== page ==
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I mainly do fan studies research because I’m a giant nerd. If you’re interested in getting updates about my fandom-related research projects or would be interested in possibly participating in a future study, you can fill out this interest form, and I’ll send you an email when I’m recruiting or have any cool updates!
“I Know What I’m About”: FanFiction and the Information-Seeking Behaviors of Young Adult Readers
UMD IRB Approved 2 April 2021
Funding: Research Improvement Grant – Maryland iSchool (Awarded 26 February 2021)
As fanfiction becomes more and more prominent, it becomes increasingly important to understand the behaviors of youths participating in this space. With more comprehensive tagging and search systems, fanfiction may be easier for these young readers to find than traditional fiction, and the methods they use to search for fanfiction could prove useful to improving library services and support for this demographic.
RQ1: How do young adults find fanfiction to read?
RQ2: How do young adults find fiction to read?
RQ3: How do the methods that young adults use to find fiction and fanfiction differ?
RQ4: Are there differences between young adults who have been reading fanfiction longer versus those who are newer to the genre?
Population: Readers between the ages of 18 and 23
Method: Semi-structured interviews
For the purposes of this study, “fiction” will refer to any sort of written creative work that has been published in a physical or eBook format like novels or short stories but not works that have self-published online (e.g., works on Wattpad).
“Fanfiction” refers to any self-published, fan-created, written work that is derivative of or based on an existing piece of media (e.g., TV shows, books, video games) or celebrities (e.g., YouTubers, musicians, athletes).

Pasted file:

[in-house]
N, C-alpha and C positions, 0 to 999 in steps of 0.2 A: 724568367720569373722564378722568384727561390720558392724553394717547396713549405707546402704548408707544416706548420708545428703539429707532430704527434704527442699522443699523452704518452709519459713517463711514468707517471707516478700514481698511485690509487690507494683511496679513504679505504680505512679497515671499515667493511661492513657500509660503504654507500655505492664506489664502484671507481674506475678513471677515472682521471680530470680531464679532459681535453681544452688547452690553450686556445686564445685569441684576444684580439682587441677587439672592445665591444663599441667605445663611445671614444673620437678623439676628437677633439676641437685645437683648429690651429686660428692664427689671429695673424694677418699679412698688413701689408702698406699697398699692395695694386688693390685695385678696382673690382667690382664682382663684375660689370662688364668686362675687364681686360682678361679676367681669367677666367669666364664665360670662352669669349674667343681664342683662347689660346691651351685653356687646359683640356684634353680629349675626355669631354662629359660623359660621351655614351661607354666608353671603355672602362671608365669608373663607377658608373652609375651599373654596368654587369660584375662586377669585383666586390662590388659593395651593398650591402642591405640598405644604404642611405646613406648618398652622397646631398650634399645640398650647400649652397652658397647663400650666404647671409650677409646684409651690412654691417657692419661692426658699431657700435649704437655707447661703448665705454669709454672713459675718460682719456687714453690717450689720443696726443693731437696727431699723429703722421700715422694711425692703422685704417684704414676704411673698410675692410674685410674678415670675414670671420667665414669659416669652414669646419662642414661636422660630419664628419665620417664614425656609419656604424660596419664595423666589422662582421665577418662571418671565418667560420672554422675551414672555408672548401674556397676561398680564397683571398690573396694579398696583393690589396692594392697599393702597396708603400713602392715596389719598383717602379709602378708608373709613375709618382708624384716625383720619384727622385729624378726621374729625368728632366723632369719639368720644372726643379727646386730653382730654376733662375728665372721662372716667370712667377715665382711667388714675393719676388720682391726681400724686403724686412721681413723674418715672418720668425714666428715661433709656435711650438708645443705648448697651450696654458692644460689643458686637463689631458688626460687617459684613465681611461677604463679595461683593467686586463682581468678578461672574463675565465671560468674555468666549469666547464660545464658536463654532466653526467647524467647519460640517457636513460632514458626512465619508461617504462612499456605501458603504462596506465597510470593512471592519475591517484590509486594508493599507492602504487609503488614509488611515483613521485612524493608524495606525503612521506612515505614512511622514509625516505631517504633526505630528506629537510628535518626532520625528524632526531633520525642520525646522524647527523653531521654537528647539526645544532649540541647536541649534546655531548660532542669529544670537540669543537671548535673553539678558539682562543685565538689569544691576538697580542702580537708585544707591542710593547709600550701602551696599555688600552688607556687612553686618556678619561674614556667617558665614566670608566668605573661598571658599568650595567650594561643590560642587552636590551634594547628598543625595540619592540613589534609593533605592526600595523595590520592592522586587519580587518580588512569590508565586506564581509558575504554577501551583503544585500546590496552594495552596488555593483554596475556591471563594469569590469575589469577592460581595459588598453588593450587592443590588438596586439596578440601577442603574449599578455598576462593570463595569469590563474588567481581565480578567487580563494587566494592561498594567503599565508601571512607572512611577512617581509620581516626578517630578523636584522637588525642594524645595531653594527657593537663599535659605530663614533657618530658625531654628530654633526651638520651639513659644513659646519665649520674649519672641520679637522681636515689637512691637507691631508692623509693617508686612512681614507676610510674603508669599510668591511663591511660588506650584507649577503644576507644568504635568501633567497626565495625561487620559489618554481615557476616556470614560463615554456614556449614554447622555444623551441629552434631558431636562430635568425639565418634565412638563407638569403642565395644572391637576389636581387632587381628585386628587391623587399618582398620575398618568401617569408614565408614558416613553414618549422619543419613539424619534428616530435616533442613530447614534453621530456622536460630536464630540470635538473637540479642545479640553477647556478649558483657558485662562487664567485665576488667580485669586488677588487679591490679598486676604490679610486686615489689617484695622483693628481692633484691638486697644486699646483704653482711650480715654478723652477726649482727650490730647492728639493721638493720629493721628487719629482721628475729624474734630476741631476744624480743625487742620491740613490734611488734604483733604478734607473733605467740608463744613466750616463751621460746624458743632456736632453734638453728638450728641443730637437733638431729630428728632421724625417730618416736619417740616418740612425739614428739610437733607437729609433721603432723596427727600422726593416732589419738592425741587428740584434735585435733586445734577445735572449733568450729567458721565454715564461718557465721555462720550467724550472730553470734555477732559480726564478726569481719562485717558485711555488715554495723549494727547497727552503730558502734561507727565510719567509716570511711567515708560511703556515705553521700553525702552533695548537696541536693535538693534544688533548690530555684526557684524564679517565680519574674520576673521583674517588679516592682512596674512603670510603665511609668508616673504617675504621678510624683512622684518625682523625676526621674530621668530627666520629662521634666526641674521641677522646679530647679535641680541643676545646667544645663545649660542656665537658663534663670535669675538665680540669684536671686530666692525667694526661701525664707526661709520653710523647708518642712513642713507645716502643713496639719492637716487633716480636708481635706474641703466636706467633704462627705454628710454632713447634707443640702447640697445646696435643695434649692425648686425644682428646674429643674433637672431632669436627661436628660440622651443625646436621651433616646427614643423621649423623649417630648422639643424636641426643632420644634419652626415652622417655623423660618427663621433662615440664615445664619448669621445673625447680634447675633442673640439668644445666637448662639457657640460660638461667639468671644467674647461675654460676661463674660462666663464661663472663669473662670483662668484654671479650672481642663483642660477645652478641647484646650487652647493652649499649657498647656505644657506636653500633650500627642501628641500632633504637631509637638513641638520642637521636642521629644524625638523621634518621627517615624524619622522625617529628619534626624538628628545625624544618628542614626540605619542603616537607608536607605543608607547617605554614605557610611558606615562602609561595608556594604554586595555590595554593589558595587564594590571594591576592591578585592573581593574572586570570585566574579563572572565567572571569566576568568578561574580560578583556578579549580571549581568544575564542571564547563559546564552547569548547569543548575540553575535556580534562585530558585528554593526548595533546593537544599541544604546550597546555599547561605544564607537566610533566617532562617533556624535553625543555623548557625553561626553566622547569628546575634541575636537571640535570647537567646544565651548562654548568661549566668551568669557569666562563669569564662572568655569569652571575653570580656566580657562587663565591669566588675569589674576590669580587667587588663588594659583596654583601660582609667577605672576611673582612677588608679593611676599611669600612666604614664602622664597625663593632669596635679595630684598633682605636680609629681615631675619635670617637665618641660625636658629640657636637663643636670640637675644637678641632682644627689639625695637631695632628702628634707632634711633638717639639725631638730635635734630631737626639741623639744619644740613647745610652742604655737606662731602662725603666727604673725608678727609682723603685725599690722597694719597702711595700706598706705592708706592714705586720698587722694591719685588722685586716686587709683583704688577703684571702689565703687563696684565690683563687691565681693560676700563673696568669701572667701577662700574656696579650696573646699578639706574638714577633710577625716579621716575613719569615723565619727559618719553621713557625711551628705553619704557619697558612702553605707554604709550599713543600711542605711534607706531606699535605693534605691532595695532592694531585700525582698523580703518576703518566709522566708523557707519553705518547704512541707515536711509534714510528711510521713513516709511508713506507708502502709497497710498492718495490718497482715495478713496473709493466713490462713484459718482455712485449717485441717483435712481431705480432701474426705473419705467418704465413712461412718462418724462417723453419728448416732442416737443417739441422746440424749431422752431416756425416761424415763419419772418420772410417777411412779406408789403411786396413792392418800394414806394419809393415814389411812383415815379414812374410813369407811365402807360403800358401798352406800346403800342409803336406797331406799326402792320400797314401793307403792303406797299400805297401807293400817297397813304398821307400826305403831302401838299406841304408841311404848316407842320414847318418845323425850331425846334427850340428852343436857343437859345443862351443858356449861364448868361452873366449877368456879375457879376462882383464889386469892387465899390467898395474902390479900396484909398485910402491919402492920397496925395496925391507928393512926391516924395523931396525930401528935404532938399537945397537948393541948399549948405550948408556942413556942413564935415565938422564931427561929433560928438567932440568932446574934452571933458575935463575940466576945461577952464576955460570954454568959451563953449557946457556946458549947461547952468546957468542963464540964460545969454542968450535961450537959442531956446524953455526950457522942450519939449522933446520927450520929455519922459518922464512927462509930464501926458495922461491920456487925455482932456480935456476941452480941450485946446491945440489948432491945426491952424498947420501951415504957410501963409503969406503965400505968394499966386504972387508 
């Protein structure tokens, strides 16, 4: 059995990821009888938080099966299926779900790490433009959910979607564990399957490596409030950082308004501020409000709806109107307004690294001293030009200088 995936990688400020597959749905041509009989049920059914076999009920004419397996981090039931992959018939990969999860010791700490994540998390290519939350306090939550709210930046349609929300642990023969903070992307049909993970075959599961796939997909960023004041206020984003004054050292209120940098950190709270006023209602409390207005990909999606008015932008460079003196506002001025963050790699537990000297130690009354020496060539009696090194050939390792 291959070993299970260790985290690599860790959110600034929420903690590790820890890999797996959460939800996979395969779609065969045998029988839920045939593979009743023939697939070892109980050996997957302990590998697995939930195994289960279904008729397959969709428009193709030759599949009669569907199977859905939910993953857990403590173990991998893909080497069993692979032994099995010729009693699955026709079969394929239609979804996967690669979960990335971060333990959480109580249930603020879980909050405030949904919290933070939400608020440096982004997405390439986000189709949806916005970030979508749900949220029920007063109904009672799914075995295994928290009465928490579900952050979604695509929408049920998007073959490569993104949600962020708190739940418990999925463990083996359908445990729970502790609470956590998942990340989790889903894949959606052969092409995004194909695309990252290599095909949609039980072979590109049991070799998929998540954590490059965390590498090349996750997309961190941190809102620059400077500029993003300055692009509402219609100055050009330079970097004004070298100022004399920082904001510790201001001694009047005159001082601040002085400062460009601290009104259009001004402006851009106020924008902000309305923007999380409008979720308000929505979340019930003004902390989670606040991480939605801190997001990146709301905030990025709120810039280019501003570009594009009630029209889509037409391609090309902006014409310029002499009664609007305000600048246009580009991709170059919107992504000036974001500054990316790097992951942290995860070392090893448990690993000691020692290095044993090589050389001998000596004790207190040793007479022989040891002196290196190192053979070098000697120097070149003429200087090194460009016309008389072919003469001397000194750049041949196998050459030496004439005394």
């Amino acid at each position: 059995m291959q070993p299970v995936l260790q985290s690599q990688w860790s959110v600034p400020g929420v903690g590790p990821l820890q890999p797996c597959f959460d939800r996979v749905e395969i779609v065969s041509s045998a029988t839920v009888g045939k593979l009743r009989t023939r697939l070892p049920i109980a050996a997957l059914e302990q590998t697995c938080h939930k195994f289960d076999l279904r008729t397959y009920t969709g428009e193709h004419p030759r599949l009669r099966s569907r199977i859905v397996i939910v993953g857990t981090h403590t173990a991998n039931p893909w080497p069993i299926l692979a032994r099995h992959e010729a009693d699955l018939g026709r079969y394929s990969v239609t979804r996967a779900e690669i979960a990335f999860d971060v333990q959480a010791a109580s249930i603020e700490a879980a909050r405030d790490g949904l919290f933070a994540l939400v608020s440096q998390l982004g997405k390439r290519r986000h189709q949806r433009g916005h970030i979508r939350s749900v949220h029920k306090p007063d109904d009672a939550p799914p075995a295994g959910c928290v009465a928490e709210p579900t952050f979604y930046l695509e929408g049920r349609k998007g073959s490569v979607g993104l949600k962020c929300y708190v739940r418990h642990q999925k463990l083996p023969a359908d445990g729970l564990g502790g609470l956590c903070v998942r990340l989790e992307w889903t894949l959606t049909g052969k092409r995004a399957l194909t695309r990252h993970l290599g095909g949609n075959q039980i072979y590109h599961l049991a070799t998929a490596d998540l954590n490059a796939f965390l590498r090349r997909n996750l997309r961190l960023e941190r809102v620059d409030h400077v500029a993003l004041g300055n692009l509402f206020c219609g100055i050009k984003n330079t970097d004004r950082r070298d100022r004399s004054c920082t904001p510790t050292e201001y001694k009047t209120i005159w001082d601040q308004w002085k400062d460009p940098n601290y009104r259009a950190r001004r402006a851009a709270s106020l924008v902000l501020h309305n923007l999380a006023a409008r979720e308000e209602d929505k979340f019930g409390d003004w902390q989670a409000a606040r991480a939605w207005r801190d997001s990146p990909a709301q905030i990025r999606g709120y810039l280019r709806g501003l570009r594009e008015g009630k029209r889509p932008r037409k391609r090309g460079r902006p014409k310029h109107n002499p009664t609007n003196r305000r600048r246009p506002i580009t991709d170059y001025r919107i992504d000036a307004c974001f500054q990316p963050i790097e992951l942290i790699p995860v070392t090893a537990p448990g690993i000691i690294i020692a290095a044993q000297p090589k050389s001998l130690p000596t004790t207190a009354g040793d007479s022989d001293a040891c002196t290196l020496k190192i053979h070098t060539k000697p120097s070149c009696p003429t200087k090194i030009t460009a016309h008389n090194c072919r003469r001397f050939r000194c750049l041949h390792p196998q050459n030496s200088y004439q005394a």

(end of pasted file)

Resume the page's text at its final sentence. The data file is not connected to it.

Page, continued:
Fanfiction that has been reworked and later published more traditionally such as 50 Shades of Grey by E.L. James or The Mortal Instruments series by Cassandra Clare will be considered “fiction.”
10/10 interviews completed.
3/10 interviews transcribed and coded
Presentation – FanLIS Symposium
City, University of London
20 May 2021
Publication forthcoming — Transformative Works and Cultures (2022)
Presentation Description: Young people in fandom today have more platforms than ever to choose from when it comes to reading fanfiction. These platforms often differ in terms of how a user can search and browse for stories to read, and as such, young adult readers may have to develop higher-than-average search literacy skills in order to find fanfiction that they are interested in reading. By investigating the information-seeking behaviors that young people exhibit when searching and browsing in fanfiction communities, we can potentially leverage these behaviors to help young people develop search literacy, including the development of tools to help young adults improve their search literacy skills. This presentation will share findings discovered from semi-structured interviews with young adult readers reflecting on their search experiences in fandom communities and other platforms, and the various search methods they used to find both fiction and fanfiction to read. The presenter will make recommendations on ways search literacy instruction for young adults can be enhanced based on the findings of this study.
Position: Graduate Research Assistant, Summer 2021
Supervisor: Dr. Phil Piety
I am part of the community model/map, curriculum, and research teams. One aspect I am working on focuses on identity in relation to the gameplay experience. I will also be interfacing with undergraduate play testers for a game designed to help students explore careers in STEM.